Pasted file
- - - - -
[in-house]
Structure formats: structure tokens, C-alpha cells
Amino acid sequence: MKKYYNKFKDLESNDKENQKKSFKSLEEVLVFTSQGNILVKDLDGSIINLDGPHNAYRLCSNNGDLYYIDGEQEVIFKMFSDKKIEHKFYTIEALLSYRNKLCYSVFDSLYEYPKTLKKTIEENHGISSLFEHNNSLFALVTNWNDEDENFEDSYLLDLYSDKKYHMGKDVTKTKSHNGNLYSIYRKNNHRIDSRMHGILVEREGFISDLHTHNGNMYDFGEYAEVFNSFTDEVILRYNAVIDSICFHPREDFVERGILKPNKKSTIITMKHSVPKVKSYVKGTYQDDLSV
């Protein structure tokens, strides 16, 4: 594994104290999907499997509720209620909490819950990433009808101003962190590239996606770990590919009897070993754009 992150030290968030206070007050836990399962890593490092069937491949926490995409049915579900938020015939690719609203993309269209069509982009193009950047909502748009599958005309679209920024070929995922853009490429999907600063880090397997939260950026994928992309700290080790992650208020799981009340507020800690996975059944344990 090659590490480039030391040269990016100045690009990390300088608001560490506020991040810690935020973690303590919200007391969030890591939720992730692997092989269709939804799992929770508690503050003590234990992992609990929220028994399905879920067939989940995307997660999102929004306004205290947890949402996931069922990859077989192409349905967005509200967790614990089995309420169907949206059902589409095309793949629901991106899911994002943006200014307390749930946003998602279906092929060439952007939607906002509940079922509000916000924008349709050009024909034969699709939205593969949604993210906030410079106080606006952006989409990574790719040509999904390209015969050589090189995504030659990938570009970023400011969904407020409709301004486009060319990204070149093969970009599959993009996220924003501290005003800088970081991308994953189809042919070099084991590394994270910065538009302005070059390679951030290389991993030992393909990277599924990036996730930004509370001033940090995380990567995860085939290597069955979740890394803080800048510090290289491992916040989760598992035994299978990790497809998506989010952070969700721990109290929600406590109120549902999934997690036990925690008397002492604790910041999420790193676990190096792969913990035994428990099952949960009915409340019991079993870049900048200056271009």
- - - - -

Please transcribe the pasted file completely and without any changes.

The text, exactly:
[in-house]
Structure formats: structure tokens, C-alpha cells
Amino acid sequence: MKKYYNKFKDLESNDKENQKKSFKSLEEVLVFTSQGNILVKDLDGSIINLDGPHNAYRLCSNNGDLYYIDGEQEVIFKMFSDKKIEHKFYTIEALLSYRNKLCYSVFDSLYEYPKTLKKTIEENHGISSLFEHNNSLFALVTNWNDEDENFEDSYLLDLYSDKKYHMGKDVTKTKSHNGNLYSIYRKNNHRIDSRMHGILVEREGFISDLHTHNGNMYDFGEYAEVFNSFTDEVILRYNAVIDSICFHPREDFVERGILKPNKKSTIITMKHSVPKVKSYVKGTYQDDLSV
């Protein structure tokens, strides 16, 4: 594994104290999907499997509720209620909490819950990433009808101003962190590239996606770990590919009897070993754009 992150030290968030206070007050836990399962890593490092069937491949926490995409049915579900938020015939690719609203993309269209069509982009193009950047909502748009599958005309679209920024070929995922853009490429999907600063880090397997939260950026994928992309700290080790992650208020799981009340507020800690996975059944344990 090659590490480039030391040269990016100045690009990390300088608001560490506020991040810690935020973690303590919200007391969030890591939720992730692997092989269709939804799992929770508690503050003590234990992992609990929220028994399905879920067939989940995307997660999102929004306004205290947890949402996931069922990859077989192409349905967005509200967790614990089995309420169907949206059902589409095309793949629901991106899911994002943006200014307390749930946003998602279906092929060439952007939607906002509940079922509000916000924008349709050009024909034969699709939205593969949604993210906030410079106080606006952006989409990574790719040509999904390209015969050589090189995504030659990938570009970023400011969904407020409709301004486009060319990204070149093969970009599959993009996220924003501290005003800088970081991308994953189809042919070099084991590394994270910065538009302005070059390679951030290389991993030992393909990277599924990036996730930004509370001033940090995380990567995860085939290597069955979740890394803080800048510090290289491992916040989760598992035994299978990790497809998506989010952070969700721990109290929600406590109120549902999934997690036990925690008397002492604790910041999420790193676990190096792969913990035994428990099952949960009915409340019991079993870049900048200056271009």